With rapidly changing technologies and constant consumer demand for the latest
devices, the rise in electronic waste, or e-waste, doesn’t seem to be slowing down.
In fact, according to the United Nations, global e-waste volumes grew by 21% between 2014 and 2019, a pace that will lead to a doubling of e-waste in just 16 years. In 2019 alone, the world discarded 53.6 million tons of e-waste.
What Is E-Waste?
E-waste is discarded electronic devices that are no longer wanted, not functional or obsolete. Examples of e-waste include, but are not limited to:
Why It’s Important to Dispose of E-Waste Properly?
Many electronic devices contain hazardous chemicals, such as beryllium, lead and mercury. If these devices are not disposed of safely, those chemicals can pose a safety hazard to people, animals and the environment. In addition to contaminating soil, hazardous wastes can pollute the air and leach into water sources.
E-Waste Disposal Options
1. Sell Your Old Electronics
If your devices still work, consider selling them instead of throwing them away. Sites like Craigslist, Facebook Marketplace and eBay let you list your items for others to bid on, so you can easily get rid of items without sending them to a landfill.
Electronics in working condition that aren’t significantly outdated can make a difference for someone in need. Contact your local charity, homeless shelter or other nonproft organization to see if they are accepting donations. Otherwise, consider these national donation centers:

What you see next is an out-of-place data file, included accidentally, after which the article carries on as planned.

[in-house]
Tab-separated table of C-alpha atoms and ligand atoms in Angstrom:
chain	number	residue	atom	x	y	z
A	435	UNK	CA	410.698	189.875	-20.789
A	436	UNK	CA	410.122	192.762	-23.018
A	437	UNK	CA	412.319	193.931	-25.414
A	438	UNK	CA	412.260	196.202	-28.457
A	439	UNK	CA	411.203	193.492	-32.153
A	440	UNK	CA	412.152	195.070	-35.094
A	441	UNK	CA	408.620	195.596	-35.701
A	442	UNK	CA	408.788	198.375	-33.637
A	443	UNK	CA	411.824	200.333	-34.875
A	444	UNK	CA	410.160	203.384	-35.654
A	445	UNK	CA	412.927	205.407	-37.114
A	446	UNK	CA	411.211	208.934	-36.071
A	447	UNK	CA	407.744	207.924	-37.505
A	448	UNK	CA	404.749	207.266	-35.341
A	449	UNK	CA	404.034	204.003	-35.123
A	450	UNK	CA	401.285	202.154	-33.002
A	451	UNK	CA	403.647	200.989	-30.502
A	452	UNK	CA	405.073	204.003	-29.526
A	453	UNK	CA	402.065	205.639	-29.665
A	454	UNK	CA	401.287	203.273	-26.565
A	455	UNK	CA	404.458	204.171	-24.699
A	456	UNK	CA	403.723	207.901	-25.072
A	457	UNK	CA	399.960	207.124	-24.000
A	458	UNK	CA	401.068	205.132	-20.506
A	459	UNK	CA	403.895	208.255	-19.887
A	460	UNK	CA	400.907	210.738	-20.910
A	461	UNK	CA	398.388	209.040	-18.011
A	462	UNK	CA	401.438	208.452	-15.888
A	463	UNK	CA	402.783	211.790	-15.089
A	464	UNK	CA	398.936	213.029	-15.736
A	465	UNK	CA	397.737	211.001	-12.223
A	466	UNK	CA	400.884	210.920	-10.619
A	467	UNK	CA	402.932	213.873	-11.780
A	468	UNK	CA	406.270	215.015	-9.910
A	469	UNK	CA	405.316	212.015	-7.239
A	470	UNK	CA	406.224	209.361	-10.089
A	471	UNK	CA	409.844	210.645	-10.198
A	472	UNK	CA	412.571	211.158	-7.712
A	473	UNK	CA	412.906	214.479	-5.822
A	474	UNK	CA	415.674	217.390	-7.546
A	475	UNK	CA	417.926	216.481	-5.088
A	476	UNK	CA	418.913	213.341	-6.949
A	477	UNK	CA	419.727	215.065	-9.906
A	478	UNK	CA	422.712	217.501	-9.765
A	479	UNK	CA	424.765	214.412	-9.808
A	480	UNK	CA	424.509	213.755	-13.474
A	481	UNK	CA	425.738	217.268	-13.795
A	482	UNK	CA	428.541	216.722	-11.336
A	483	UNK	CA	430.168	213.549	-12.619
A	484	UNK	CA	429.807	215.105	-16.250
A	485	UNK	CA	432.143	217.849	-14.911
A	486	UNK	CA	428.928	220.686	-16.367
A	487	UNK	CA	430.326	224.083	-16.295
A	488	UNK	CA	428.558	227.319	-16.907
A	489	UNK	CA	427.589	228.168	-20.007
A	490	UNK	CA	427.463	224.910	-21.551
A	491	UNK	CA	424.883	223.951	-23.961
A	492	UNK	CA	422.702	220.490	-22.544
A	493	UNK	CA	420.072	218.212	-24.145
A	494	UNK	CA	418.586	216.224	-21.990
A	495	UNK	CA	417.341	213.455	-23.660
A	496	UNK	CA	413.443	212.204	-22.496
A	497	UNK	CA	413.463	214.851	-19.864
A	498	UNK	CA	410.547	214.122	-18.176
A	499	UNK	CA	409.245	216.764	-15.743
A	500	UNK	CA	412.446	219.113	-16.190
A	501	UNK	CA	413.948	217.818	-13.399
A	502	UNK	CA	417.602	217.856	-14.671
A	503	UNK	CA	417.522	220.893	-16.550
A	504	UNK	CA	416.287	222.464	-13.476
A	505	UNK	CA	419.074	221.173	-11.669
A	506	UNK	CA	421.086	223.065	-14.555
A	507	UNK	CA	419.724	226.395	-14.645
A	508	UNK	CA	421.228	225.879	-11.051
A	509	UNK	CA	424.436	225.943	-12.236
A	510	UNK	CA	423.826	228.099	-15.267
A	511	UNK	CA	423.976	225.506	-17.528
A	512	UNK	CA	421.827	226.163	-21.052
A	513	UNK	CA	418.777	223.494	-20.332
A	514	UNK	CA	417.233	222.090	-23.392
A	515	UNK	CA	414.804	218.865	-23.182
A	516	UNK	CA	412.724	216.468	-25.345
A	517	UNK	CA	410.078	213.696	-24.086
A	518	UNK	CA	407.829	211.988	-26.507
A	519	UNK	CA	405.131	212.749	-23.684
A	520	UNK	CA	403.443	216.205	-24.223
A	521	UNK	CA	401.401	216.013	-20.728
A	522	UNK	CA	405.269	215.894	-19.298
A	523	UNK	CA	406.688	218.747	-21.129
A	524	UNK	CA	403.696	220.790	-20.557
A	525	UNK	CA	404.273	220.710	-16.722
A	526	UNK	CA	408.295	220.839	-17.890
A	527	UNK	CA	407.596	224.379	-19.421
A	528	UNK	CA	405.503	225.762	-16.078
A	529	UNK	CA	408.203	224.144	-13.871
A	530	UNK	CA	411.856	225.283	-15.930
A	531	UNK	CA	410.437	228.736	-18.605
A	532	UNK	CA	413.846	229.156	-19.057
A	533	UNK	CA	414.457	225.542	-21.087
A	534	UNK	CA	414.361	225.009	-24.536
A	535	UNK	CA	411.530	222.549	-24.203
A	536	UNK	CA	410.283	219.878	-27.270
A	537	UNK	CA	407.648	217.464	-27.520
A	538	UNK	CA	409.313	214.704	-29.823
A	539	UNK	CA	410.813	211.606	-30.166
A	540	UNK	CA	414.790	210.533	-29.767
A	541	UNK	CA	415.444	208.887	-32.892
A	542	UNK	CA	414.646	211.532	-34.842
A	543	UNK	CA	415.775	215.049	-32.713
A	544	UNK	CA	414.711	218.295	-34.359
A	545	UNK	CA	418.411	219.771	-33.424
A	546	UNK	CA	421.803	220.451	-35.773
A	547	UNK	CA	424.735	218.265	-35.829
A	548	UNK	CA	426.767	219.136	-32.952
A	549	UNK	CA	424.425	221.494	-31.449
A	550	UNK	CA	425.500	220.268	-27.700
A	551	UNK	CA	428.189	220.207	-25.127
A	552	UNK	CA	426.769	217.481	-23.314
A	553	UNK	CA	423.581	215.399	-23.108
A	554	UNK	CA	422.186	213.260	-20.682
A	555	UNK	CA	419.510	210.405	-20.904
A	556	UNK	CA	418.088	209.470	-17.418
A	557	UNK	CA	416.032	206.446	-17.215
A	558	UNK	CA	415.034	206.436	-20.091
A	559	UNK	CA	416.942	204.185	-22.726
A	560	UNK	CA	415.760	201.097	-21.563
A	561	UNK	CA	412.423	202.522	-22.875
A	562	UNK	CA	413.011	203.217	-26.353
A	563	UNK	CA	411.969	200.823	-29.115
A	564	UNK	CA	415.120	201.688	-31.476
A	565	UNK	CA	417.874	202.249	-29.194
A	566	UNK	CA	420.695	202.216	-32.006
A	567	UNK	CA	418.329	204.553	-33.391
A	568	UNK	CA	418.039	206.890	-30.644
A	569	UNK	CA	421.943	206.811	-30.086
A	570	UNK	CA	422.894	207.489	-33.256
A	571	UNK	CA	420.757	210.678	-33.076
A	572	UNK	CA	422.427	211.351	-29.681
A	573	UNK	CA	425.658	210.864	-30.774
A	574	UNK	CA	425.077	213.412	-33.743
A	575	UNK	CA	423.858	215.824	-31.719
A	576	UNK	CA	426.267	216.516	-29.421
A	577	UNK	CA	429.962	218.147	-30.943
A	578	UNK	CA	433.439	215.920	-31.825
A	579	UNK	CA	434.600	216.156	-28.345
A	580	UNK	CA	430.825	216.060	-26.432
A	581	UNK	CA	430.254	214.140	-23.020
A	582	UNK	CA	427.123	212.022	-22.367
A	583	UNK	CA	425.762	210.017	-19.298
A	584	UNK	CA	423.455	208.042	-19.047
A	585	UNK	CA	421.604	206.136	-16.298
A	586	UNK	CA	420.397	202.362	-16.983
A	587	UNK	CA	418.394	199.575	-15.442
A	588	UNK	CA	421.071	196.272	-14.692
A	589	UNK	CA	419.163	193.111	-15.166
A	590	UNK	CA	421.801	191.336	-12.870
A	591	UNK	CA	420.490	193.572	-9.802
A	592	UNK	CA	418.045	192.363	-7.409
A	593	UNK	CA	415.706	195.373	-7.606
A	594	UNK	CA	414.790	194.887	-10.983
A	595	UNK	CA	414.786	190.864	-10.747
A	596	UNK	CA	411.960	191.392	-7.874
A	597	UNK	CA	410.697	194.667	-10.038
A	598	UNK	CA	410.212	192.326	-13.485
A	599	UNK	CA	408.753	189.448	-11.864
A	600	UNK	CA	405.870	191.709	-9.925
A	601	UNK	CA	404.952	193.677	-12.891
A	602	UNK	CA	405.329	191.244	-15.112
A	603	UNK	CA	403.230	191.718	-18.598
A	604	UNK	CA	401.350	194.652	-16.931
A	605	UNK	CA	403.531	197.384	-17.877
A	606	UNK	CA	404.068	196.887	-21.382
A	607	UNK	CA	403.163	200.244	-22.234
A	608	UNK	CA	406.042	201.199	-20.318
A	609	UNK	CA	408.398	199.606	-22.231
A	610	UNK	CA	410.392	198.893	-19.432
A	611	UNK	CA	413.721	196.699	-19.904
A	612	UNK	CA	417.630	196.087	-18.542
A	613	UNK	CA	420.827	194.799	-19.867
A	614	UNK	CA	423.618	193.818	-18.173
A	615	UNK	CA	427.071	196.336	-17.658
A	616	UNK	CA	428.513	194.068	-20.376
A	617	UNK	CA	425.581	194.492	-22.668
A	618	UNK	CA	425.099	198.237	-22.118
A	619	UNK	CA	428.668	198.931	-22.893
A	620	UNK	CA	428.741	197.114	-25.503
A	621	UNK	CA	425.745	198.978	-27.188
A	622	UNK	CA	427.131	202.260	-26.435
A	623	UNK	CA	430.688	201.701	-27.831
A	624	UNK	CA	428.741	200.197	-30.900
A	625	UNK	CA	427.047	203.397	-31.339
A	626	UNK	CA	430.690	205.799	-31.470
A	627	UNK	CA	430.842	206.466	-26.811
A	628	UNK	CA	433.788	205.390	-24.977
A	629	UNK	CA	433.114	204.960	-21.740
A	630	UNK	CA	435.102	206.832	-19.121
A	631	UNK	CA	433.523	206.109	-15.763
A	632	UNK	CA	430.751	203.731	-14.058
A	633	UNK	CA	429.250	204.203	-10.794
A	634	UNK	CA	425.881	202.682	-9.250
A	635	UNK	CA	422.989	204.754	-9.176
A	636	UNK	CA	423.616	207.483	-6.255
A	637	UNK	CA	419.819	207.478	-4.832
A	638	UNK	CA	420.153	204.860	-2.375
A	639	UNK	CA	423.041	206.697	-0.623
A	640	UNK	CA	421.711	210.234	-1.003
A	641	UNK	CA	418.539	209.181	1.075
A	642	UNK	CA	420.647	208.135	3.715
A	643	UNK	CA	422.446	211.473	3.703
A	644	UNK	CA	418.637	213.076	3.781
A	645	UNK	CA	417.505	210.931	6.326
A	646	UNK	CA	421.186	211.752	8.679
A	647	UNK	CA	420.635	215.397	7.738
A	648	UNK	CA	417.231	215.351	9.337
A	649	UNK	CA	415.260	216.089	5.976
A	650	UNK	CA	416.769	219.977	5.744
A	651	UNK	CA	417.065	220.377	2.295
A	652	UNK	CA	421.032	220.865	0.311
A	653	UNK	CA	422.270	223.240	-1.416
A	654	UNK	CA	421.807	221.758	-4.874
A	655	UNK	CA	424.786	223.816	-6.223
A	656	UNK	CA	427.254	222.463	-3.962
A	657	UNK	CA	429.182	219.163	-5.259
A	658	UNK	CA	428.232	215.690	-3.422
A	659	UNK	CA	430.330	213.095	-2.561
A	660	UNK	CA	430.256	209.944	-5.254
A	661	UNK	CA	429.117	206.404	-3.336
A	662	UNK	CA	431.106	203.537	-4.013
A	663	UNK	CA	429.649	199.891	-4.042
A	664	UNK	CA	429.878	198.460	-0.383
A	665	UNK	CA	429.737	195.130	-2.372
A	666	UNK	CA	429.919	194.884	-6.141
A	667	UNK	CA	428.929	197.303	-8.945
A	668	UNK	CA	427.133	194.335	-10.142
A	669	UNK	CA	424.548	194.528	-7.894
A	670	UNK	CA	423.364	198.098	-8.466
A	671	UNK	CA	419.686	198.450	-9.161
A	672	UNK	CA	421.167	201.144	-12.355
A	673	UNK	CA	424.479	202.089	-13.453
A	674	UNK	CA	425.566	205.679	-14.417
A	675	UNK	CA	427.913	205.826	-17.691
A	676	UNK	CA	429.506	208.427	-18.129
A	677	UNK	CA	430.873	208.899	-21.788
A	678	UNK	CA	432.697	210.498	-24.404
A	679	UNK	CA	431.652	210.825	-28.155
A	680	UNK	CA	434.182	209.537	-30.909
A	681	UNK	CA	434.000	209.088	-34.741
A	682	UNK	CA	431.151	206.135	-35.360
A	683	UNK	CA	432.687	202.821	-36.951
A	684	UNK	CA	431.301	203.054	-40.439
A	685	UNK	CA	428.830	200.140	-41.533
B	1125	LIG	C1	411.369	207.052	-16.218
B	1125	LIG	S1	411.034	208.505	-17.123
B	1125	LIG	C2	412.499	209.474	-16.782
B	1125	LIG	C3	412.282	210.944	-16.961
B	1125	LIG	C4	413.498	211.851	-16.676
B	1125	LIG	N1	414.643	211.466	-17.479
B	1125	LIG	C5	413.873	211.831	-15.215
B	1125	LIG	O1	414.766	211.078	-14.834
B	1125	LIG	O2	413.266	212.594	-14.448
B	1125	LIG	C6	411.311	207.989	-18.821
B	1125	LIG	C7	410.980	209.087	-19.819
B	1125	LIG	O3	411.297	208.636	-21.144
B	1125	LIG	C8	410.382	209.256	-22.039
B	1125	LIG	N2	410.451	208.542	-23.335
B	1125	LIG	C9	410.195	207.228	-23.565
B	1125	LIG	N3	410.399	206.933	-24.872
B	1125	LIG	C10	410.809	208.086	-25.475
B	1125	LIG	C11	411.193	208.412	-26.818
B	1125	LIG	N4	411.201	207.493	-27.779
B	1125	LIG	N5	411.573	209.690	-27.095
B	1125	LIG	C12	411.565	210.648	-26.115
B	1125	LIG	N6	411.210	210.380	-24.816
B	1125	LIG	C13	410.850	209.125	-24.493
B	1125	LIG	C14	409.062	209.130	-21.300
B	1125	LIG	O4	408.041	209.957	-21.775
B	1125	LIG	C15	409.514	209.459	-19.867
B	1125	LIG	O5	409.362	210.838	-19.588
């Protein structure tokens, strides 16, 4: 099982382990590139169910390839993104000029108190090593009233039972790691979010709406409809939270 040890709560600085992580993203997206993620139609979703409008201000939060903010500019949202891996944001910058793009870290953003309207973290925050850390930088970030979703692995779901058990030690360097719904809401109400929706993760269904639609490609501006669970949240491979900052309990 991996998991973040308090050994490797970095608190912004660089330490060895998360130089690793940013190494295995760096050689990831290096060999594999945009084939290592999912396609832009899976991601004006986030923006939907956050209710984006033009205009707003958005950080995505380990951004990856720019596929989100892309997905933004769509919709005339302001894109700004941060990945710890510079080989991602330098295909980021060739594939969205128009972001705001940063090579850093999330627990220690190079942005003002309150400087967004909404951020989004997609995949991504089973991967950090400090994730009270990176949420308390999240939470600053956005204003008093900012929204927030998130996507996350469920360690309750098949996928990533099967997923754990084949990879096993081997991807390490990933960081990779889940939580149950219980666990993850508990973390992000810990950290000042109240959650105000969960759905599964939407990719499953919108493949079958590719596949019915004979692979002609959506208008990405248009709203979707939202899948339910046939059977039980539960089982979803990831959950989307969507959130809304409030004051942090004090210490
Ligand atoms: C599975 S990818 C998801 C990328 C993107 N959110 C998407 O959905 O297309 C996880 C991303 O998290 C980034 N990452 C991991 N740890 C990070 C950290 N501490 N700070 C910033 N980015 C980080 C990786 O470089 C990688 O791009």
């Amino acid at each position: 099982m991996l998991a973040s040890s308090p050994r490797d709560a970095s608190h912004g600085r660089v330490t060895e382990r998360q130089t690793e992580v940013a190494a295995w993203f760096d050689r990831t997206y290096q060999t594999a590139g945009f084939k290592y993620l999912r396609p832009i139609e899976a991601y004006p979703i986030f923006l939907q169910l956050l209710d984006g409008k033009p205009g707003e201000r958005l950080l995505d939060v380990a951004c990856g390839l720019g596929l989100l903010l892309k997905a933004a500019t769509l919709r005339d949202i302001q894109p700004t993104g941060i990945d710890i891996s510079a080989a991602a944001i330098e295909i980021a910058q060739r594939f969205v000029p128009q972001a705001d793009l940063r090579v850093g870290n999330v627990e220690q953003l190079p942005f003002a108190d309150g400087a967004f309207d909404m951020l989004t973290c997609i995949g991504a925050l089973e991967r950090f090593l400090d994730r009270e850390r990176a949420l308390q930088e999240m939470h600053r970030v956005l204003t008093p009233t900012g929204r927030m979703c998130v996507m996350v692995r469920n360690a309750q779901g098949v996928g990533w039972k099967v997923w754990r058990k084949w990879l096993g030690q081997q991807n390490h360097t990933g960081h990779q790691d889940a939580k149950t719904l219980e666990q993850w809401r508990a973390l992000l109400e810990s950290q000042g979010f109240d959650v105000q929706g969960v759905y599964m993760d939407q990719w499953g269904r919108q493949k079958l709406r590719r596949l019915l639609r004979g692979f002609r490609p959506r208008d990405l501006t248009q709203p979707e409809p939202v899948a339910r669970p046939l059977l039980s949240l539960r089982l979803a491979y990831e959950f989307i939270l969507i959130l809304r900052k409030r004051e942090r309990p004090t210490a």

Goodwill: With more than 3,200 thrift stores around the country, Goodwill Industries is one of the most popular places to donate used goods to. Used electronics, including computers, are no exception. Goodwill sells your donations in its brick-and-mortar thrift stores and on its online auction site, shopgoodwill.com.
Computers with Causes: In addition to desktop and laptop computers, nonprofit organization Computers with Causes also accepts miscellaneous electronic gadgets, including tablets, printers, cameras, game consoles, servers, drones, robots and machinery. It also takes nonworking computers.
Vietnam Veterans of America: Contact Vietnam Veterans of America to donate working televisions, excluding CRT, DLP and tube TVs. They also accept computers, DVD players, stereos and more. They will work with you to schedule pickup of your items.
3. Visit a Local E-Waste Collection Event
Electronics may be considered hazardous waste in your city or state because they contain materials like mercury. As a result, many cities offer special e-waste collection days throughout the year to help residents get rid of old electronics responsibly. Call or visit the website of your local government to find where to drop off electronics at upcoming collection events. When doing so, keep the following questions in mind:
Are there fees involved?
Is an appointment required?
Is there a limit to how much you can drop off?
4. Curbside Collection
If your city offers bulk item pickup, electronics may be something you can toss curbside. However, keep in mind that each city has its own rules and regulations when it comes to what items are accepted. Before throwing your e-waste on the curb, call or visit the website of your local government to make sure they’ll accept your old electronics.
5. Rent a Dumpster
Planning a home cleanout or junk removal project that includes electronics? A roll-off dumpster rental in Indianapolis may be the most convenient disposal option for you. However, some cities and states have restrictions or extra fees for sending e-waste to landfills.